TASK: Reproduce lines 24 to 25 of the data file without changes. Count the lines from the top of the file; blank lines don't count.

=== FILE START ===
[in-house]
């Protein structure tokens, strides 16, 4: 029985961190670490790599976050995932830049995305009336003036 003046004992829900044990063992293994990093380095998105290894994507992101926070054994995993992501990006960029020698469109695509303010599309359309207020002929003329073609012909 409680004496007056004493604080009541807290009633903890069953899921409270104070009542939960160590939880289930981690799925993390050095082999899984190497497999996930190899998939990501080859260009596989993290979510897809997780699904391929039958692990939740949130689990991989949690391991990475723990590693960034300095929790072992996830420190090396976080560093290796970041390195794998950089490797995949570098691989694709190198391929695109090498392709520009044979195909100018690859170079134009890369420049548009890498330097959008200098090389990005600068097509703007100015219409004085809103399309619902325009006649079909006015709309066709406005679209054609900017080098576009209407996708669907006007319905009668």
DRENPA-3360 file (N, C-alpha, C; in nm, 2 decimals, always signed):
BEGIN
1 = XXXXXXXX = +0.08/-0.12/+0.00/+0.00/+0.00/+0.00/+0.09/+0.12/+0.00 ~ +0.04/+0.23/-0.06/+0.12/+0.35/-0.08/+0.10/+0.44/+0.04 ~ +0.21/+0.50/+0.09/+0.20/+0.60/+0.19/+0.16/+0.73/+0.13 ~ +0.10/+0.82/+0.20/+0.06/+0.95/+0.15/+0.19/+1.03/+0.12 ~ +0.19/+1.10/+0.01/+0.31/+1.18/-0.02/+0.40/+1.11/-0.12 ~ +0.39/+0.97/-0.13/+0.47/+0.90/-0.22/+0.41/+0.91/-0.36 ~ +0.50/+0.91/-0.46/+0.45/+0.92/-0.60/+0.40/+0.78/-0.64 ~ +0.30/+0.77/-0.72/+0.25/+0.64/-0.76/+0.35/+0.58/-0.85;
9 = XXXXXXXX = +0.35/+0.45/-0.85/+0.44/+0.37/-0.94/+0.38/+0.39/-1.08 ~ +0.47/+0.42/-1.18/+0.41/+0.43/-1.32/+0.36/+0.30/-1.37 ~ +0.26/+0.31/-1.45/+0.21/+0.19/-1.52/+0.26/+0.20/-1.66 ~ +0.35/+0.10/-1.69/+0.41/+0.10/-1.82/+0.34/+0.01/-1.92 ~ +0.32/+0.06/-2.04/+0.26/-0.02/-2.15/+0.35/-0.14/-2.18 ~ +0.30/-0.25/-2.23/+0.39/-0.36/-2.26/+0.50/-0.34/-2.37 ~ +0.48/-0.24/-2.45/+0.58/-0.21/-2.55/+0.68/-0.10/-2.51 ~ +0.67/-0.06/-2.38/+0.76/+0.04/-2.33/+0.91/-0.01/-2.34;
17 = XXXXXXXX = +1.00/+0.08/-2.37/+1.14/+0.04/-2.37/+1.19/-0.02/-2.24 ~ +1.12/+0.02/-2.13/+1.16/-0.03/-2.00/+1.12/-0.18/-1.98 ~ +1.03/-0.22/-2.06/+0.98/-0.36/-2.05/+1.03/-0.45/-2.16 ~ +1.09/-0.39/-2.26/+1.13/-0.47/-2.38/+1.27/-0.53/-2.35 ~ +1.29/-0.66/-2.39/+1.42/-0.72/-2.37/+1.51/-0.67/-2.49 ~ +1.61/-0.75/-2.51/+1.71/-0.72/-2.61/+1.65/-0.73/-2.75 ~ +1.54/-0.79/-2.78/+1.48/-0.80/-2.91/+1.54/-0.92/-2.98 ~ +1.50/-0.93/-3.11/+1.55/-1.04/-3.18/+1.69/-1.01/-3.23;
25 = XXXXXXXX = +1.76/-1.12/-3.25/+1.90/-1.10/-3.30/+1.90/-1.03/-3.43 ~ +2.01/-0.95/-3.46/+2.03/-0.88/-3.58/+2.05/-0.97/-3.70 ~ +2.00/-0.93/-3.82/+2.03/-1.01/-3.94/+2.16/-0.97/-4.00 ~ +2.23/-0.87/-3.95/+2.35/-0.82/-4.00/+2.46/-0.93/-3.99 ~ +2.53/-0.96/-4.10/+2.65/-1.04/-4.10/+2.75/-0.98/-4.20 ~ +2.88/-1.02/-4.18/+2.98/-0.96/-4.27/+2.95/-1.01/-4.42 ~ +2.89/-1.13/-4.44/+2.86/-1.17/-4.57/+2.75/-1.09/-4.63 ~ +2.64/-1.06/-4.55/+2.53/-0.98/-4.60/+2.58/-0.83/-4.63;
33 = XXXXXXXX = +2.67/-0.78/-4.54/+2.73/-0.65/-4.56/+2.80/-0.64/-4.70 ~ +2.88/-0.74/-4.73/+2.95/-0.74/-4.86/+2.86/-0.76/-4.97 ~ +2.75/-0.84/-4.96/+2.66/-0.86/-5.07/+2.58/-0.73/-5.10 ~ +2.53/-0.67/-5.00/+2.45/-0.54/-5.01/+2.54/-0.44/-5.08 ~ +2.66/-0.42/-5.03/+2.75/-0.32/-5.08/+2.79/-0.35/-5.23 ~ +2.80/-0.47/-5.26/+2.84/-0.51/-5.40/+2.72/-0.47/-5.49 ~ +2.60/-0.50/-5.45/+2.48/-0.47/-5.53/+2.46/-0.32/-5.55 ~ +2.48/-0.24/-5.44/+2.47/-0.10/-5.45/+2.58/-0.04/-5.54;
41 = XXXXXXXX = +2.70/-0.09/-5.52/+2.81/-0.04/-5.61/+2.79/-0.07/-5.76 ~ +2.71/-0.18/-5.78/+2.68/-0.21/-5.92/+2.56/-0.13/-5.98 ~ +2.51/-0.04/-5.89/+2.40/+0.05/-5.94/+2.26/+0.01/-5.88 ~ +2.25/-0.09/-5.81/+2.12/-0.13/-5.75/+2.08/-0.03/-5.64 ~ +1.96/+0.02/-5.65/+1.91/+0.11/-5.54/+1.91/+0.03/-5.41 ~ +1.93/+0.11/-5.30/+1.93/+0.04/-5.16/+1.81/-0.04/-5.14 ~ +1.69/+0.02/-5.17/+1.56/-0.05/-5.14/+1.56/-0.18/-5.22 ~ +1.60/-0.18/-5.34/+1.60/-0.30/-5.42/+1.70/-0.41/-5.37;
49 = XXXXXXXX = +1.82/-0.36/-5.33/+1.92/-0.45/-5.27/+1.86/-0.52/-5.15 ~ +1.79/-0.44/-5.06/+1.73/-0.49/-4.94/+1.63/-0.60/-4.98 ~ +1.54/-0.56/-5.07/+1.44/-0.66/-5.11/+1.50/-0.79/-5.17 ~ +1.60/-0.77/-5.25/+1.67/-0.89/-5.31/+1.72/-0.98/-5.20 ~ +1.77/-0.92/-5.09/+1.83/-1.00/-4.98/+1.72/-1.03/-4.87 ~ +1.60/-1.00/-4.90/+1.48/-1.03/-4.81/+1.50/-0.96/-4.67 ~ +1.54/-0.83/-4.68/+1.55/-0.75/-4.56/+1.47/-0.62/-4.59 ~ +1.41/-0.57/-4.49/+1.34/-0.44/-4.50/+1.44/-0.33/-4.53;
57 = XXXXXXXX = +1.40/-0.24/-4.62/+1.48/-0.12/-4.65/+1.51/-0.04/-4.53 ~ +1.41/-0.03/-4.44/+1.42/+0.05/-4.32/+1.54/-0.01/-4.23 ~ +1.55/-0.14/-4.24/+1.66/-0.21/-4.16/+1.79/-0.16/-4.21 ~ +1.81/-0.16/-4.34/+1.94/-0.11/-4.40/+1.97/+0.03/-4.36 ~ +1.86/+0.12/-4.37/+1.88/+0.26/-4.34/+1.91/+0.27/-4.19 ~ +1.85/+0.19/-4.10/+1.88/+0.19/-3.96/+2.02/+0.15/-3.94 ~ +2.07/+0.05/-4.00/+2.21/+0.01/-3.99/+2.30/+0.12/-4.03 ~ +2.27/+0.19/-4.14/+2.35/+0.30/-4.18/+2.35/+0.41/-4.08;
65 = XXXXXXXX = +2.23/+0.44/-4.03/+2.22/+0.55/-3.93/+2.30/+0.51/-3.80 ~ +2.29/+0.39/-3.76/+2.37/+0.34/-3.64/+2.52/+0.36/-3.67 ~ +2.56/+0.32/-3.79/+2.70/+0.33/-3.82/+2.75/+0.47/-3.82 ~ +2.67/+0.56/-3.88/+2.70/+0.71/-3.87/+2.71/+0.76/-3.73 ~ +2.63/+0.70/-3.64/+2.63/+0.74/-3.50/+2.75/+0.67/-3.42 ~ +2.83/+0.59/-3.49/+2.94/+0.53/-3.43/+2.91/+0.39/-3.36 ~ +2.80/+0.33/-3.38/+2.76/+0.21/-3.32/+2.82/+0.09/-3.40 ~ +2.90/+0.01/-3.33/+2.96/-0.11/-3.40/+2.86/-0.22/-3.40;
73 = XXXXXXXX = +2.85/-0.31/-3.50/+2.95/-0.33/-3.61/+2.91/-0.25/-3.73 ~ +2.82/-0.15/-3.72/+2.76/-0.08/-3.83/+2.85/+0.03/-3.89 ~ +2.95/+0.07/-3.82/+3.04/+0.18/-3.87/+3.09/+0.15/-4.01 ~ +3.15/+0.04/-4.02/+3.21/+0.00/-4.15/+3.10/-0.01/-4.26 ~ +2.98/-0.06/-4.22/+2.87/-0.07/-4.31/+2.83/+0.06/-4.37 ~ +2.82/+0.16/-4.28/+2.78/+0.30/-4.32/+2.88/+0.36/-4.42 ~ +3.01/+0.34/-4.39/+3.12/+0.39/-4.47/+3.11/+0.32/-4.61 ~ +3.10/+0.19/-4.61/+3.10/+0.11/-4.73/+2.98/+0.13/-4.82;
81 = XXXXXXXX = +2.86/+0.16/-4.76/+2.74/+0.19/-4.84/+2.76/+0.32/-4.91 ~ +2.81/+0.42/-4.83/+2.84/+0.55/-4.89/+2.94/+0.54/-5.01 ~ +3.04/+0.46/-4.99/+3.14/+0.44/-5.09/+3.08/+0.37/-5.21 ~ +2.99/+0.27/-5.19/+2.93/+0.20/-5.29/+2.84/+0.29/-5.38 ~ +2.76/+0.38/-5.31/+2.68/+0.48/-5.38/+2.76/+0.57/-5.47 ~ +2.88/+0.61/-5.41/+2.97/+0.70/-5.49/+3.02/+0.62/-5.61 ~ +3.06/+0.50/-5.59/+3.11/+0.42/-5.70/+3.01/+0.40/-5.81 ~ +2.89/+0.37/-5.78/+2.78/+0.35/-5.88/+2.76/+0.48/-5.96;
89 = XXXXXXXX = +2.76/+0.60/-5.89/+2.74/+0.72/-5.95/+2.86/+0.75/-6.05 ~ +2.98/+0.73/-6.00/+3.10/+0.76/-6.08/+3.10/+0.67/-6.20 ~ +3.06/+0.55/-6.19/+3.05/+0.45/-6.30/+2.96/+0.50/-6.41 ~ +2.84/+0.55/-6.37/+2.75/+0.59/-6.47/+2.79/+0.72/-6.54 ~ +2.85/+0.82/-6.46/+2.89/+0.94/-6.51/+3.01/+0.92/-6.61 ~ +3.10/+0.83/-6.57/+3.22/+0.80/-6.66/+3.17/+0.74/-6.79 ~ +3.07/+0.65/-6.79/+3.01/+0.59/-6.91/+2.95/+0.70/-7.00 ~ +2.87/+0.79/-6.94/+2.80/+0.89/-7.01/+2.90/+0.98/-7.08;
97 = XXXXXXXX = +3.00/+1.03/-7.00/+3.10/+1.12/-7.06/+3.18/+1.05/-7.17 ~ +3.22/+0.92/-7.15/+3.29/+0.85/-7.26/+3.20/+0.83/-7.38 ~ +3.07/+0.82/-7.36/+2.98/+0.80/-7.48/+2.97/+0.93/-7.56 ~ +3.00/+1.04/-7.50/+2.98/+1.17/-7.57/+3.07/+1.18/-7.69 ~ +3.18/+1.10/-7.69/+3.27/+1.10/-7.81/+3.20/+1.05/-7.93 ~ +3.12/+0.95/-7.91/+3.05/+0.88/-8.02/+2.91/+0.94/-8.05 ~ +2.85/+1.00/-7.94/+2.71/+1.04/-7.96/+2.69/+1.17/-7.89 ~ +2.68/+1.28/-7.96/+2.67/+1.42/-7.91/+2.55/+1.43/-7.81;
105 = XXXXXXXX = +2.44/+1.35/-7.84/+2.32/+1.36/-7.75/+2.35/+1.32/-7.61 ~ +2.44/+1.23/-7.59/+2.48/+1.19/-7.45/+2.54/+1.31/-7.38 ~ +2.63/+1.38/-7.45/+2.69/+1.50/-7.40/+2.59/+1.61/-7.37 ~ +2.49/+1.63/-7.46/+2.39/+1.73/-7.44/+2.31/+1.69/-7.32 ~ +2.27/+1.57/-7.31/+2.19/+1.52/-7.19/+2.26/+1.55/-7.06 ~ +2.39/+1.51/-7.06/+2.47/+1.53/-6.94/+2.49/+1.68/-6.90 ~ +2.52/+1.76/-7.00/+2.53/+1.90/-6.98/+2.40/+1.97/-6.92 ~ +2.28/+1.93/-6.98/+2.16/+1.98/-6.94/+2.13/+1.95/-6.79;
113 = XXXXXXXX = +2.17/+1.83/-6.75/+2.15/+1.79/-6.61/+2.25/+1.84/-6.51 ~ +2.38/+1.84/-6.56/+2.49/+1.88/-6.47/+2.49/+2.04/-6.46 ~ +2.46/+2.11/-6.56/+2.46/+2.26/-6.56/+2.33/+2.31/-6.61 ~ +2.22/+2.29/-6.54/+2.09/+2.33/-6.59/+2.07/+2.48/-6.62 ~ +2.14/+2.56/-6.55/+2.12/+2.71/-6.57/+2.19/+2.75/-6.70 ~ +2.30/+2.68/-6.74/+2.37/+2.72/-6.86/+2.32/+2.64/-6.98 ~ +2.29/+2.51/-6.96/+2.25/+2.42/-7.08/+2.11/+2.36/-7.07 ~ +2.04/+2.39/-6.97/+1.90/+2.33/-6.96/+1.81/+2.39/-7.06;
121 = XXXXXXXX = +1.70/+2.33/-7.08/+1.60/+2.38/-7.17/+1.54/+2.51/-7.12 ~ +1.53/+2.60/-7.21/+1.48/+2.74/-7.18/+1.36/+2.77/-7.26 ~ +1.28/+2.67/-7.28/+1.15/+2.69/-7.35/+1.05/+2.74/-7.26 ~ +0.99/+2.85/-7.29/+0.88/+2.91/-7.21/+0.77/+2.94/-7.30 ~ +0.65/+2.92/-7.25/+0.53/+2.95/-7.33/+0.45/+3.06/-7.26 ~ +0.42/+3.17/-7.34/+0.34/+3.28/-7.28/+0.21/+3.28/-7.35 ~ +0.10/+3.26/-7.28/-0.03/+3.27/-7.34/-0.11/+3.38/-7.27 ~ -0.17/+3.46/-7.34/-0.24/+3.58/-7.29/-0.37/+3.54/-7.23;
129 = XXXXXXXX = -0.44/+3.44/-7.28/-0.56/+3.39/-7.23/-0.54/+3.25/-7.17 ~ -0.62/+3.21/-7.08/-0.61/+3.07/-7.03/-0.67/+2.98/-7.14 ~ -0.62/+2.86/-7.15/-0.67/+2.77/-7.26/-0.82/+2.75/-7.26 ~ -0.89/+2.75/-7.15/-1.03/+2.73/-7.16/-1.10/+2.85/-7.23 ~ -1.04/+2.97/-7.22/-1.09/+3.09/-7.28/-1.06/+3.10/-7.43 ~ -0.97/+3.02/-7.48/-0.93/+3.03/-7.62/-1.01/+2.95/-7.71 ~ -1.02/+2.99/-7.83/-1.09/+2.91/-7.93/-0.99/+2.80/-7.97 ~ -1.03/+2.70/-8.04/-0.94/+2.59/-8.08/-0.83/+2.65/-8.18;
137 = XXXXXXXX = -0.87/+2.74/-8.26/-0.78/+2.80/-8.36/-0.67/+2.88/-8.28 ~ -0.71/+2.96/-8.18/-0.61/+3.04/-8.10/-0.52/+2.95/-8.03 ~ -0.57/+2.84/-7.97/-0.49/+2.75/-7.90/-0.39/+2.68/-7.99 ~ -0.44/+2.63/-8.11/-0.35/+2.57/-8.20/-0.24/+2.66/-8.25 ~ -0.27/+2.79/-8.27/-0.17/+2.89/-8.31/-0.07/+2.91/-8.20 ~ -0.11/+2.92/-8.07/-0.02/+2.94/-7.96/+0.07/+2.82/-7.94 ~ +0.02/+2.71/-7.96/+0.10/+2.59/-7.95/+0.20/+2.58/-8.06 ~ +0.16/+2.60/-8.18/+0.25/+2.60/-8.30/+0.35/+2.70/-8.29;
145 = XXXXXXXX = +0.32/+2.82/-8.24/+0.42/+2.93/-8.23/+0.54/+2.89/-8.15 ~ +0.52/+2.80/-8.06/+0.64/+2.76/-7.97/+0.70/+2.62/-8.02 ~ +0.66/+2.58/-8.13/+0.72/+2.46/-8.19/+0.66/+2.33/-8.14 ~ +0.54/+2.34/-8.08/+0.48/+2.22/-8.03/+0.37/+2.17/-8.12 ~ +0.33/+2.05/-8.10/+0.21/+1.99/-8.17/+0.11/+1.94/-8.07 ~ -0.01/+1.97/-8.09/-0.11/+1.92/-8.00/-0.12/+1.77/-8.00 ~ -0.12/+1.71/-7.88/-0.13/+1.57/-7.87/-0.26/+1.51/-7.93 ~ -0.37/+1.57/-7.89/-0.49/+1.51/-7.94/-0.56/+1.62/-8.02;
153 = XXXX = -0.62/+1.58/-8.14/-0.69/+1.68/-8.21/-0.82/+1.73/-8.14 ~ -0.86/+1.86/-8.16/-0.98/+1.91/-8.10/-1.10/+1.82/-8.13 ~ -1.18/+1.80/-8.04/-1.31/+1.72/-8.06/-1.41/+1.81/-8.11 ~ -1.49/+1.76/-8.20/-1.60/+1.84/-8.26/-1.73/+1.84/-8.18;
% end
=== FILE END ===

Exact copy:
153 = XXXX = -0.62/+1.58/-8.14/-0.69/+1.68/-8.21/-0.82/+1.73/-8.14 ~ -0.86/+1.86/-8.16/-0.98/+1.91/-8.10/-1.10/+1.82/-8.13 ~ -1.18/+1.80/-8.04/-1.31/+1.72/-8.06/-1.41/+1.81/-8.11 ~ -1.49/+1.76/-8.20/-1.60/+1.84/-8.26/-1.73/+1.84/-8.18;
% end